Photo #1 was taken from the first stop, already 25 m (82 ft) lower than the col. Through the trees in the far distance you can see the Highland that rises above the Cul Na Beinne (Beyond the Mountains) Trail (MacKinnons Brook Lane) on the east side of Mill Brook. Notice how green the brush, ferns, and grass are here; clearly, no frost has browned their leaves! The trees, however, are turning, with yellows and hints of oranges along with the unchanged greens.
Photo #2 looks to the side of the trail, down the mountain, at a grove of trees bearing yellow/gold and green leaves; at least some of these are birch. On this side of the mountain, evergreens are present, but they are a distinct minority.
Photo #3 looks down the MacPhee Trail on my second stop. From the first stop to the second, the trail follows above and along a steep valley on the side of the mountain between the southernmost of the “Beaton Mountains” on the north and Cross Mountain on the south, and loses another 29 m (95 ft) of elevation. How glorious these trees were in the sun! After the clearly post-peak colours on the north side of the mountain, I was quite surprised to see so much green and so many trees that had not lost their leaves, though clearly some leaves were down as those on the trail attest.
Photo #4 is a backwards glance up the trail, where orange and gold hues can be seen along with the yellows. My guess is that the darker trees are beech, but I’m no tree expert and may well be off.
Photo #5 looks up at the canopy above where I was sitting, showing a mixture of yellows and gold/orange leaves. The trunks of birches are in the two upper corners, the others are something else, perhaps beech. What a lovely spot!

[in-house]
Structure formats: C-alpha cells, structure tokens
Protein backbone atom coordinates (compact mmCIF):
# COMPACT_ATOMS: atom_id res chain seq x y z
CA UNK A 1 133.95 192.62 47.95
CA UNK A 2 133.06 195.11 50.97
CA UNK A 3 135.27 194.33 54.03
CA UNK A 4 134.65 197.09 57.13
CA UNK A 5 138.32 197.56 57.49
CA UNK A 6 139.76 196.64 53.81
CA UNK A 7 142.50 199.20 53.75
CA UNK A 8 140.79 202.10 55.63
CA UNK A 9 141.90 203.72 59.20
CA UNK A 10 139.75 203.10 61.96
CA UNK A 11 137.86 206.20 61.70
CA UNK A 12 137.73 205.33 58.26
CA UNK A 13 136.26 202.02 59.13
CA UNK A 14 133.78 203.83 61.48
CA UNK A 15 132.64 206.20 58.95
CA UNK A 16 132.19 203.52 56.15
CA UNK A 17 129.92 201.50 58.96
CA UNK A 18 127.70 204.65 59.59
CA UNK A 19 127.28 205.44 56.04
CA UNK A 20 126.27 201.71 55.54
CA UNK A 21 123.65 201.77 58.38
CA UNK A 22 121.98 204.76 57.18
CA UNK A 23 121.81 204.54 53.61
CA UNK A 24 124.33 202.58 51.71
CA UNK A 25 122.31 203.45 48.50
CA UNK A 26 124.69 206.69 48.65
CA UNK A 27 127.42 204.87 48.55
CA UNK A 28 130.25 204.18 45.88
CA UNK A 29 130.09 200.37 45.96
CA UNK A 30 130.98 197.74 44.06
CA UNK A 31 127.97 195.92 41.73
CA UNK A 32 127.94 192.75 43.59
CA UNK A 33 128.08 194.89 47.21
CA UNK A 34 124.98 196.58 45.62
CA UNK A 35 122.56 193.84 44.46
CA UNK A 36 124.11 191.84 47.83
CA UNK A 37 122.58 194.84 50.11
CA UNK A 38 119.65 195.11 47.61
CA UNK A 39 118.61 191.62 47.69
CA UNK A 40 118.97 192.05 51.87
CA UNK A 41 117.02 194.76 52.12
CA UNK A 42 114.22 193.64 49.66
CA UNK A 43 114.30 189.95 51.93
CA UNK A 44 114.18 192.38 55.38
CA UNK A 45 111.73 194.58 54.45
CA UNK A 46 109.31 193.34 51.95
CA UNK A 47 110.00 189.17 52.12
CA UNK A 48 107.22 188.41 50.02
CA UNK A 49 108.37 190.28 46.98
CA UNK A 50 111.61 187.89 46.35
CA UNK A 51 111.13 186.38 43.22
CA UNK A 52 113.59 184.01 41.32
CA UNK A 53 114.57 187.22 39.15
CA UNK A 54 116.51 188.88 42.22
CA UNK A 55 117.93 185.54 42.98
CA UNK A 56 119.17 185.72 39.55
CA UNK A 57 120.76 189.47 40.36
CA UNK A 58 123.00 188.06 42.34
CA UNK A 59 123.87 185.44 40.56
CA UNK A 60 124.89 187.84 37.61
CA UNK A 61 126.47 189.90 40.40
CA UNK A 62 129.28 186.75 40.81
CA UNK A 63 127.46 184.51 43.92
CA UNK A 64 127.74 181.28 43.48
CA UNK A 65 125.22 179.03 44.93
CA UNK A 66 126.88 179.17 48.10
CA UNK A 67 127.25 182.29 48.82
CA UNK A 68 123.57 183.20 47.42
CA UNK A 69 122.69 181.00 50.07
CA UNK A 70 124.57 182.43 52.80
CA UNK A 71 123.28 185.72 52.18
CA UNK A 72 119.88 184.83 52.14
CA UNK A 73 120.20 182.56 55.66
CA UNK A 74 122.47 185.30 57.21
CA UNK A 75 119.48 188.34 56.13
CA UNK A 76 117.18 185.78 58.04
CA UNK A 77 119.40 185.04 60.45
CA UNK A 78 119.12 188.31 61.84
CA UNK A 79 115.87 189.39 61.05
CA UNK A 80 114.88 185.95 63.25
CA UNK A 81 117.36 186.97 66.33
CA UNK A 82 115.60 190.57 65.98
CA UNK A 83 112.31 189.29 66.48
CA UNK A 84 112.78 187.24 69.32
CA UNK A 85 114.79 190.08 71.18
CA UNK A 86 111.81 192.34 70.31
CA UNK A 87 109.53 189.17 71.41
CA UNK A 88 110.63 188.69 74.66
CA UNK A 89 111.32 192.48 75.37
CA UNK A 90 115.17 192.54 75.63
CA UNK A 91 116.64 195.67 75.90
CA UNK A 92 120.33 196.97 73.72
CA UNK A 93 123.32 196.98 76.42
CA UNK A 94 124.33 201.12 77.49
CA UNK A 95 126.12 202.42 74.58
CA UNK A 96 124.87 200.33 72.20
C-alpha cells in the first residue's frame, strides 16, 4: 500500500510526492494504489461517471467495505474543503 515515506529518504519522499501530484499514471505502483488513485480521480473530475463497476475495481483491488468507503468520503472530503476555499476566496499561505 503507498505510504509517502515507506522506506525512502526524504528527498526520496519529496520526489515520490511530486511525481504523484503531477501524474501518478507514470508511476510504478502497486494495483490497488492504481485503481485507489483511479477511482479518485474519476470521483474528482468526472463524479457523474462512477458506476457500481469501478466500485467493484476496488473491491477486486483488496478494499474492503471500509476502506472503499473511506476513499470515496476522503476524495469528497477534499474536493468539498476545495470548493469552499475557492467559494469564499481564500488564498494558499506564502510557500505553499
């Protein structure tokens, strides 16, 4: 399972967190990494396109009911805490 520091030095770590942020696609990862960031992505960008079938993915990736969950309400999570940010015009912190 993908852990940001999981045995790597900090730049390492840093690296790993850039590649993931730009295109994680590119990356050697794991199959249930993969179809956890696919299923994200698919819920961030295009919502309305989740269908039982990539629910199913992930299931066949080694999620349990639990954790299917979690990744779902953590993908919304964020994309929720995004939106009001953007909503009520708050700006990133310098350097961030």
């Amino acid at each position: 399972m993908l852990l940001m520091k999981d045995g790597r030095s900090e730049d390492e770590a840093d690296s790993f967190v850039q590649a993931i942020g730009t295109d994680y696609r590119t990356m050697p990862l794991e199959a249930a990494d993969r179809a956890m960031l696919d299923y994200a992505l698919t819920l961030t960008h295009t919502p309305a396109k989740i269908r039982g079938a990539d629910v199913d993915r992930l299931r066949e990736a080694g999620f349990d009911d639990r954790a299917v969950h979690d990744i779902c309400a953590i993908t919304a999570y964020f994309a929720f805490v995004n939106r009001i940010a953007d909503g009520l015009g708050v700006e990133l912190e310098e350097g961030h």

Photo #6 is another look up at the canopy from a slightly different nearby spot. Here, there are more distinctly orange leaves tending towards red, which are very likely beech, intermixed with the green/yellow leaves of the nearby and higher birches.
Photo #7 was taken from my third stop, now nearly ⅔ of the way down to Cul Na Beinne (Beyond the Mountains) Trail (MacKinnons Brook Lane) and 43 m (141 ft) lower. The trail skirts the depression, staying on the side of the southernmost of the two “Beaton Mountains”, veering first to the southeast, then straightening out and going towards the south, and, once more switching back to the southeast, making a long excursion around the previously mentioned depression, but following the terrain. Lower down the mountain, the foliage changes in character as well; here it remains mixed, but there are many more oranges amongst the yellows of the birches. There are even a few small maples as well, but they are still green here.
Photo #8 is a close-up of some of the leaves that are responsible for this change in overall hue; they agree quite well with those in my tree guide that are labelled as American beech. They were certainly in their glory in this day’s sun.
Photo #9 looks across the valley towards the Gulf, which can be seen at the upper centre of the photo in the far distance. This stop is now far enough south that Cross Mountain, whose edge can be seen diagonally ascending at the upper right, no longer blocks the view. In the centre of the photo between Cross Mountain and my vantage point is the aforementioned valley that the trail has been skirting and down into which the trail now descends on its last leg. This is the steepest part of the trail, losing 60 m (197 ft) on its way down over a distance of 390 m (¼ mi) from this stop. Several switchbacks make the descent on this leg more reasonable, the last of which runs parallel to the Cul Na Beinne (Beyond the Mountains) Trail (MacKinnons Brook Lane) as it arrives there. The total distance from the Beaton Trail junction down is 1 km (⅝ mi), not very far and a most lovely walk! Highly recommended!